It left 95 people dead and 219 injured. But the death toll would have been much higher if it had not been for the efforts of a soldier from Jersey – Major Lionel Mansell Jeune.
And now the British Embassy in Israel is trying to track down his friends and family.
Major Jeune is credited with courageously saving at least 100 Jews and an unknown number of Arabs during the notorious Jaffa Riots.
Chaim Weizman, who later became the first Israeli president, wrote Major Jeune a letter thanking him and vowing that the Jewish people would never forget his courageous conduct.
A ceremony to honour him was held at Jaffa Port on Sunday.
Major Jeune was based in Palestine at the time of the riots, which took place between 1 and 7 May 1921.
Palestine had been part of the Ottoman Empire, which was allied with the Germans in the First World War. After the war the empire was broken up and Britain took charge of Palestine.
Britain had promised the Arabs who lived there that it would help them to set up their own government. But it had also promised the territory to the Jews as a homeland and, shortly after the war, Jewish settlers started to arrive.
The riots started as a fight between two different Jewish groups, both of whom held rallies in Jaffa.
The British police tried to break up the fight and local Arabs, believing that other Arabs were being attacked, retaliated.
The rioting spread to other areas and, by the end of the week, 47 Jews had been killed and a further 146 injured. Forty-eight Arabs had lost their lives, with 73 injured.
The police found themselves unable to cope with the large mob of Arab insurgents. But Major Jeune risked his own life to help.
He rescued Jewish merchants at the market and others who were being hidden from the mob by their Arab neighbours.
He then arrived at Beit Hachalutz, the hostel for new Jewish immigrants, just as rioters started to break down the doors of the rooms where Jews were sheltering. He fired a single shot from his revolver and the mob scattered.
Soon after he received a message that a mob was trying to break into the nearby hospital where the injured had been transported, and he managed to drive the rioters away.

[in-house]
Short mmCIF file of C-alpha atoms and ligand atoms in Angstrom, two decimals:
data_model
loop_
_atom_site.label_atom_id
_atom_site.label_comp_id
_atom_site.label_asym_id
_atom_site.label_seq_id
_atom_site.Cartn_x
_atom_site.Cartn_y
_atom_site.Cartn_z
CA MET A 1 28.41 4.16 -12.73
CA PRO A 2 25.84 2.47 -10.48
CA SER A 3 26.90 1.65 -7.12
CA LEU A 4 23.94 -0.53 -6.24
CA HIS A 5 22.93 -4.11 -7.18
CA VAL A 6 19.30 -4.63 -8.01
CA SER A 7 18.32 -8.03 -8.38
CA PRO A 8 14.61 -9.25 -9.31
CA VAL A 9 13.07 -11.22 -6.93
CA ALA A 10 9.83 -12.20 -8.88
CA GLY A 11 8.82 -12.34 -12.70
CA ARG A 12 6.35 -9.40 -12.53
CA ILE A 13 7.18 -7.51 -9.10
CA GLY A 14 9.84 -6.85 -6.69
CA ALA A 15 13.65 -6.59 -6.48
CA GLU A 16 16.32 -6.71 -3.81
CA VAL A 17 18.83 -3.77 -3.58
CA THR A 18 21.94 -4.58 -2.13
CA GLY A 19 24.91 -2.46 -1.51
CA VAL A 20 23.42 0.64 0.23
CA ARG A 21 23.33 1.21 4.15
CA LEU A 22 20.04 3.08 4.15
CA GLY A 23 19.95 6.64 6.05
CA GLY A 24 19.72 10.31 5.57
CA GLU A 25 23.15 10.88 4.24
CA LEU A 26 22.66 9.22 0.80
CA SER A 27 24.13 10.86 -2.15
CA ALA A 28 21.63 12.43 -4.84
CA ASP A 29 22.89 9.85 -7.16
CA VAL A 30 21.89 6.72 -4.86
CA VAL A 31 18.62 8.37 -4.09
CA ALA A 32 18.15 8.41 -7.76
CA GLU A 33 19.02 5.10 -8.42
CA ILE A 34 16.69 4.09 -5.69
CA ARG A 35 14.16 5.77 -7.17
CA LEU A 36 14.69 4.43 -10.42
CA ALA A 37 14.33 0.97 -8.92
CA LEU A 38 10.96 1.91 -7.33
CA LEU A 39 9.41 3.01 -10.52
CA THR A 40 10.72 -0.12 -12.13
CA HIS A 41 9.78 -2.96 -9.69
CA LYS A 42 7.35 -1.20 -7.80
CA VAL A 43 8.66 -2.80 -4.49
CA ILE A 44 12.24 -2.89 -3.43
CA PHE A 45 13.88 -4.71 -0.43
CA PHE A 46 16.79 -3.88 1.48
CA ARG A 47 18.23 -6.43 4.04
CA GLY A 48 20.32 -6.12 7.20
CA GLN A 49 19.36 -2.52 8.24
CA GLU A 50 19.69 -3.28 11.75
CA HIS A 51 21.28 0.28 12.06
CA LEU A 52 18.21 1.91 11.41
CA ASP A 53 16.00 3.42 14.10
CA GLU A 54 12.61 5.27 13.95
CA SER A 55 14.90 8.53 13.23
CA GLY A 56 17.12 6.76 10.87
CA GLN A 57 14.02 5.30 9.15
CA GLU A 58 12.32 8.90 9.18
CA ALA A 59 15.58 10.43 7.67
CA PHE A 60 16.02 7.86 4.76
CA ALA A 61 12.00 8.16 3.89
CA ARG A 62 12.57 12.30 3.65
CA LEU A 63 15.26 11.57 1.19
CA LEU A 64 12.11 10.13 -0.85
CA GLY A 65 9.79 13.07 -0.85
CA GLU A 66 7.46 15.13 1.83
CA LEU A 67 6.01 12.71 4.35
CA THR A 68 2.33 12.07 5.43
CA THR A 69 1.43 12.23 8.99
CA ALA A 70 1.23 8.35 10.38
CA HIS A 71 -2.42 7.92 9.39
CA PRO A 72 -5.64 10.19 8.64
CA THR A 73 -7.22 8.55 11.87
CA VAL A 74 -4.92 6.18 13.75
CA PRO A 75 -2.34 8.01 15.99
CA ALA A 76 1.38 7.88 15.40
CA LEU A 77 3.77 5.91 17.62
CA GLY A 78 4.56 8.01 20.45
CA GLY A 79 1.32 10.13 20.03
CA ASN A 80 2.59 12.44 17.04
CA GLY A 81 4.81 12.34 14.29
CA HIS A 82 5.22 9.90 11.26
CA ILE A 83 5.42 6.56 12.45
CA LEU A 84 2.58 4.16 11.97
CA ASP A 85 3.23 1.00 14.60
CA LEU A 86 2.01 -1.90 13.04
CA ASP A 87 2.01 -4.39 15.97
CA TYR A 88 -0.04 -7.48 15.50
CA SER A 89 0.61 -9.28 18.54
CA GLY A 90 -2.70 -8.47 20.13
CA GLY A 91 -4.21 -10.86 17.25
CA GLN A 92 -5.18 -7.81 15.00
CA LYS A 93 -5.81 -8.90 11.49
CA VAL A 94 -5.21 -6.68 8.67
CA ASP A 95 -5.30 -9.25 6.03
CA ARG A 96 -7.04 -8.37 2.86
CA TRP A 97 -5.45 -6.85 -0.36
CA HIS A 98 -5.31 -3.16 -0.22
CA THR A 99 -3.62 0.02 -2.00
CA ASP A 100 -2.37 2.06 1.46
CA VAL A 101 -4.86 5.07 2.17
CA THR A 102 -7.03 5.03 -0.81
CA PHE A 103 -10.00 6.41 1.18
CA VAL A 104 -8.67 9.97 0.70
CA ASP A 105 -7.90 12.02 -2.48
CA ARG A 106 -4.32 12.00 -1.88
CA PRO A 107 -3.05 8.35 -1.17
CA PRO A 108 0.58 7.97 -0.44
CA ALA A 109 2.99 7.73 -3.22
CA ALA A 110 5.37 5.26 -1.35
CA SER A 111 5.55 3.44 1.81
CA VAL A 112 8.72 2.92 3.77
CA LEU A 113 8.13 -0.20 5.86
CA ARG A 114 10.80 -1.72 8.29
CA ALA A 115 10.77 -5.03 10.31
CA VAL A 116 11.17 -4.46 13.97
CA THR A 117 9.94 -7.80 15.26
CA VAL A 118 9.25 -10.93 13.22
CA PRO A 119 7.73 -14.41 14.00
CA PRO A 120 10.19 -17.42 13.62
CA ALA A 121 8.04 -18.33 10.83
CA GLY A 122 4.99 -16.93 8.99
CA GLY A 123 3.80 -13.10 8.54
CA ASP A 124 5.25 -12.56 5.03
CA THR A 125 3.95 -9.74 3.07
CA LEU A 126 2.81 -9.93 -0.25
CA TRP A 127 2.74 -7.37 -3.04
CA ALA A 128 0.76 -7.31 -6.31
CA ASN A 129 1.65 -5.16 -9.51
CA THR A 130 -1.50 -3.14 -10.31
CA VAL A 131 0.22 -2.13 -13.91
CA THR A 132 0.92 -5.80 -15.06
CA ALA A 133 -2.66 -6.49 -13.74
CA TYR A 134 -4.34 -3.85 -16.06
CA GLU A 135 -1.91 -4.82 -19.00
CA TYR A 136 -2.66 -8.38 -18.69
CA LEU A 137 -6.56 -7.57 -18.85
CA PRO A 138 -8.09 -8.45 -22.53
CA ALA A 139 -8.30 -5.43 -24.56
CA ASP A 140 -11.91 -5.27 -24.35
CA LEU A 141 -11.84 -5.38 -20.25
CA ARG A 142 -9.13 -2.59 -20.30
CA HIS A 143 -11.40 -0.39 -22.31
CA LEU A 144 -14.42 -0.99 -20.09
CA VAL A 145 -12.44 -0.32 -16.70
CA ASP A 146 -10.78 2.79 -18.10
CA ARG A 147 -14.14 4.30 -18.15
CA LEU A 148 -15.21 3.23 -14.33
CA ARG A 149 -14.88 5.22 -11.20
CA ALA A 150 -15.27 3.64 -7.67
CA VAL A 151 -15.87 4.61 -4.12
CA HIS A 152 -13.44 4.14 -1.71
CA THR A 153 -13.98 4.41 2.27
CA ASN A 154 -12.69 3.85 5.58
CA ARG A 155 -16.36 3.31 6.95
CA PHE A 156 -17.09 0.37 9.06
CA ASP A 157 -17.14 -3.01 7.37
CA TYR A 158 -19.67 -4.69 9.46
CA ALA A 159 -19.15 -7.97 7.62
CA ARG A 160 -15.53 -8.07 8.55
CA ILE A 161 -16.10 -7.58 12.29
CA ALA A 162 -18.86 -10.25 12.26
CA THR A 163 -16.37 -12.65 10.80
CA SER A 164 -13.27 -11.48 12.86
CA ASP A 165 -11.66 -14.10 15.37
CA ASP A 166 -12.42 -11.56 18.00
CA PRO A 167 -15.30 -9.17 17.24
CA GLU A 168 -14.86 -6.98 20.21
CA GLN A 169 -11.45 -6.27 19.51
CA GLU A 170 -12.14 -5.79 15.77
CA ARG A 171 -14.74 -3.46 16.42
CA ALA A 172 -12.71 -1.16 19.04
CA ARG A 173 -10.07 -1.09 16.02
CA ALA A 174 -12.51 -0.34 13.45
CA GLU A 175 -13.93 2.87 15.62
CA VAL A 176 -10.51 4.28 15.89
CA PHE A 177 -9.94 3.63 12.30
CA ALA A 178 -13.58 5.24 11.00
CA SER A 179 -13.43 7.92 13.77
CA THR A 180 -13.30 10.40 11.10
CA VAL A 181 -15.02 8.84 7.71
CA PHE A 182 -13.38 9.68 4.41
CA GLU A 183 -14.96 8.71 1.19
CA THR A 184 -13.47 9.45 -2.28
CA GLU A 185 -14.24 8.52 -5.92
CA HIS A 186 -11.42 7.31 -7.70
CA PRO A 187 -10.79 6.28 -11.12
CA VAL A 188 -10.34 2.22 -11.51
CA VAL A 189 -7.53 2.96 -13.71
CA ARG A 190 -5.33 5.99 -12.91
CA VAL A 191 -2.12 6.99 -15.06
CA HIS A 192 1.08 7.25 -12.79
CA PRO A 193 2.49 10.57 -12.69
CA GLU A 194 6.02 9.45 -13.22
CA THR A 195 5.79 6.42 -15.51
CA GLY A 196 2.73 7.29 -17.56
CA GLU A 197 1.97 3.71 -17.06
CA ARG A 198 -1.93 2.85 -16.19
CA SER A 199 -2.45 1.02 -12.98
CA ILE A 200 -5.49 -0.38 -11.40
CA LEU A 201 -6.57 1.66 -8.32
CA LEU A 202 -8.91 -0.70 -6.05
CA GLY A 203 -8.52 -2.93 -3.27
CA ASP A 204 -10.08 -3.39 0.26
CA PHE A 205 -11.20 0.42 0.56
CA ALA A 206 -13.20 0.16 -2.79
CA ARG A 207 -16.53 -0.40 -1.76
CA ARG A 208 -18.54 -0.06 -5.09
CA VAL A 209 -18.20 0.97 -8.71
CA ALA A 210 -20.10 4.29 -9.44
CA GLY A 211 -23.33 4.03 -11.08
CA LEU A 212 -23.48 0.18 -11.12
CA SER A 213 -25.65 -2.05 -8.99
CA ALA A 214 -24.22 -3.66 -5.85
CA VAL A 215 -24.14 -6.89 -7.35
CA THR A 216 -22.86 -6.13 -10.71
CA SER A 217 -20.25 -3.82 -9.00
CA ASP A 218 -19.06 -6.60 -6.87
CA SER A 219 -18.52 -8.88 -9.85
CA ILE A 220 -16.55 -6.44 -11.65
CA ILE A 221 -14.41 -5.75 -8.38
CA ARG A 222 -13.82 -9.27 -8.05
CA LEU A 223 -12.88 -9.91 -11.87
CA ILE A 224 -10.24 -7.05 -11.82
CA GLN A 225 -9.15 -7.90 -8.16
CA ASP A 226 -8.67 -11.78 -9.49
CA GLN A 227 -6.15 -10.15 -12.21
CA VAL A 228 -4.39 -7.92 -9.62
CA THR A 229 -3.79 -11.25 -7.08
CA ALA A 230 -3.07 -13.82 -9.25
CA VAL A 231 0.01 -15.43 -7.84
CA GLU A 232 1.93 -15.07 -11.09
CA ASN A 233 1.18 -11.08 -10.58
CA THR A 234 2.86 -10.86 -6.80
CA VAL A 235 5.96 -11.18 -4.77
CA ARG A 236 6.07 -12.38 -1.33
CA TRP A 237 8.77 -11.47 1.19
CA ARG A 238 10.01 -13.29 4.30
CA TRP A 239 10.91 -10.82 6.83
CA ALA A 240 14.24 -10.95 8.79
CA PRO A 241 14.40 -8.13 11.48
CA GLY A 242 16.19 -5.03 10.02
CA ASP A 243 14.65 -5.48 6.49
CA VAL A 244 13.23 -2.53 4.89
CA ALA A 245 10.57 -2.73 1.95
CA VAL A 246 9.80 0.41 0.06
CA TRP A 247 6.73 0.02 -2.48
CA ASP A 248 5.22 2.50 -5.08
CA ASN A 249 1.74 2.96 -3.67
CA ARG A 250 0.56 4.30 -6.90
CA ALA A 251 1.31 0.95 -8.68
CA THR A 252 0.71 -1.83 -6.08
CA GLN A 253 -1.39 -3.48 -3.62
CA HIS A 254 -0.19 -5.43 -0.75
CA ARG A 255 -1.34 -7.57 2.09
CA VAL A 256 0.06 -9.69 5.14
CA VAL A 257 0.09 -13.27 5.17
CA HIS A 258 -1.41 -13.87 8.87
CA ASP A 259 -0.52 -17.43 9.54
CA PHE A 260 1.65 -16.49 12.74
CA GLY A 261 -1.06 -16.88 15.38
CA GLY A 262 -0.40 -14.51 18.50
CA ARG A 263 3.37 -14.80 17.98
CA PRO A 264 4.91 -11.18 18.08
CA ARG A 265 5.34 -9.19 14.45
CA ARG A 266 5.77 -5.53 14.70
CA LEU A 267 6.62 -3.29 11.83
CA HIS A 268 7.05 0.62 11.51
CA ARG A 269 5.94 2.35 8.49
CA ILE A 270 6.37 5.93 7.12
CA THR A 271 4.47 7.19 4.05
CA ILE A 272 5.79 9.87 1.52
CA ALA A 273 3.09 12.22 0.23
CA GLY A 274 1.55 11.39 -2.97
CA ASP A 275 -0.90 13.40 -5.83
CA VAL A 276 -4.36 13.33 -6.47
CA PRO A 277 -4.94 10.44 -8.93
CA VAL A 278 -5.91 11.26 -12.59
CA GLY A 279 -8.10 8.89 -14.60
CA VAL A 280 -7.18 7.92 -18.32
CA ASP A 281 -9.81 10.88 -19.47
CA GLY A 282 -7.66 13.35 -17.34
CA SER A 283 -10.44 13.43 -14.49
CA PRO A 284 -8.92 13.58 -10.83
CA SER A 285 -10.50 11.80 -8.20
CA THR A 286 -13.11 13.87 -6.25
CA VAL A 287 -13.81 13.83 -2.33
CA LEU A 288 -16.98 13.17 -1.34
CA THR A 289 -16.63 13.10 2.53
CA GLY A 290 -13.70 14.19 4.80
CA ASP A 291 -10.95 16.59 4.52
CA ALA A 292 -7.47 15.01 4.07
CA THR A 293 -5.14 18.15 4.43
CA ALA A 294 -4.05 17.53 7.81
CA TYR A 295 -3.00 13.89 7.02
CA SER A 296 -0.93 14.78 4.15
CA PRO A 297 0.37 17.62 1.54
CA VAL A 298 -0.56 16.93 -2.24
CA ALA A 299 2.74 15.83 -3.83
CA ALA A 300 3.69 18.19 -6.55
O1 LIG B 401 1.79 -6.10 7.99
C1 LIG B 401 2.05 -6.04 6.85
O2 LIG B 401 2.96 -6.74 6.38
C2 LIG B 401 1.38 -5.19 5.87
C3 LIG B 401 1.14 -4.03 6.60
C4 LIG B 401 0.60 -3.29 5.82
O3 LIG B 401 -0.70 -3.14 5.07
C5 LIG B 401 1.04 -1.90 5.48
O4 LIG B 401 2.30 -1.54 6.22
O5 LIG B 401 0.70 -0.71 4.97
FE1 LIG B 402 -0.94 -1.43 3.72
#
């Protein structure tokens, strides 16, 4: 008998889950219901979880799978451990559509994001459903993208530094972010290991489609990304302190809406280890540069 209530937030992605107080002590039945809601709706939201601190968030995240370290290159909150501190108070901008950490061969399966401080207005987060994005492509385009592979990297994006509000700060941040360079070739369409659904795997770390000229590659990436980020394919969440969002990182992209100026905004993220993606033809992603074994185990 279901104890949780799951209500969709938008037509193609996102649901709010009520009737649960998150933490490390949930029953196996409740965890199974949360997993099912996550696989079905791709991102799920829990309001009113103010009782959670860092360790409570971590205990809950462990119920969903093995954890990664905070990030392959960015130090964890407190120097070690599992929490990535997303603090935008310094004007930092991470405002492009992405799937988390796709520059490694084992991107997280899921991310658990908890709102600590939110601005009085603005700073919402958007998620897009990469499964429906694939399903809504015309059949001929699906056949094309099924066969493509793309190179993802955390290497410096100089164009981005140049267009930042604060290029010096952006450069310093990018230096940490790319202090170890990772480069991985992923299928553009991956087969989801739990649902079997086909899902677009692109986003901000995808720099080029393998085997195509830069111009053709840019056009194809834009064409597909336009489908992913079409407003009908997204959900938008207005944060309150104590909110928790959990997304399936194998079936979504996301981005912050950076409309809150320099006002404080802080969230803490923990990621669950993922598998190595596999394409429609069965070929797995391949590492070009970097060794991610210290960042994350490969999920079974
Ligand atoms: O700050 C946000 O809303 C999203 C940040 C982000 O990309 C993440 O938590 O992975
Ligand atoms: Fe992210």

Major Jeune also spoke of Arabs he had rescued when Jews tried to lynch them in revenge, according to the British Embassy in Israel.
Some details of the Major’s life in Jersey have been uncovered. He was the youngest of three children born in St Martin to George Manzella Jeune, an assistant schoolteacher, and Elizabeth Handsyde Popplewell.
On 27 January 1903 he married Ada Gordon Dryden, from Morpeth in Northumberland, in St Helier and the following year they had their only child, Frank.
Ada died in 1910 and was buried in St Martin.
On their marriage certificate, Major Jeune gave his occupation as sailor. His address was recorded as 1 Almorah Villas, St Helier.
He went to work as a pilot in the Suez Canal and, in 1912, he married an Egyptian, Eftychia N Roidis in Port Said, Egypt. In 1915 he joined the Royal Engineers as a temporary Captain and then as a Major.
An account he wrote about the early days of the First World War describes how he was involved in preventing a German ship from blocking the Suez Canal.
Major Jeune remained in Tel Aviv following his duty in Jaffa and served in the army’s Intelligence Corps in Egypt during the Second World War. He died in Egypt at the age of 63 on 1 July 1943 and is buried in the Heliopolis War Cemetery in Cairo.
The cause of his death is unknown and the gravestone makes no mention of his military record.
The search for Lionel Jeune’s relations is being highlighted by States Deputy Inna Gardiner, who is Israeli.
She said: ‘Jeune is a Jersey name – we do have families here with that name.
‘I am waiting to hear from one individual called Jeune because there might be some connection although we don’t know yet.
‘I hope we will find some family connections in Jersey.’
Any friends or relations of Major Jeune can email Deputy Gardiner at I.Gardiner@gov.je.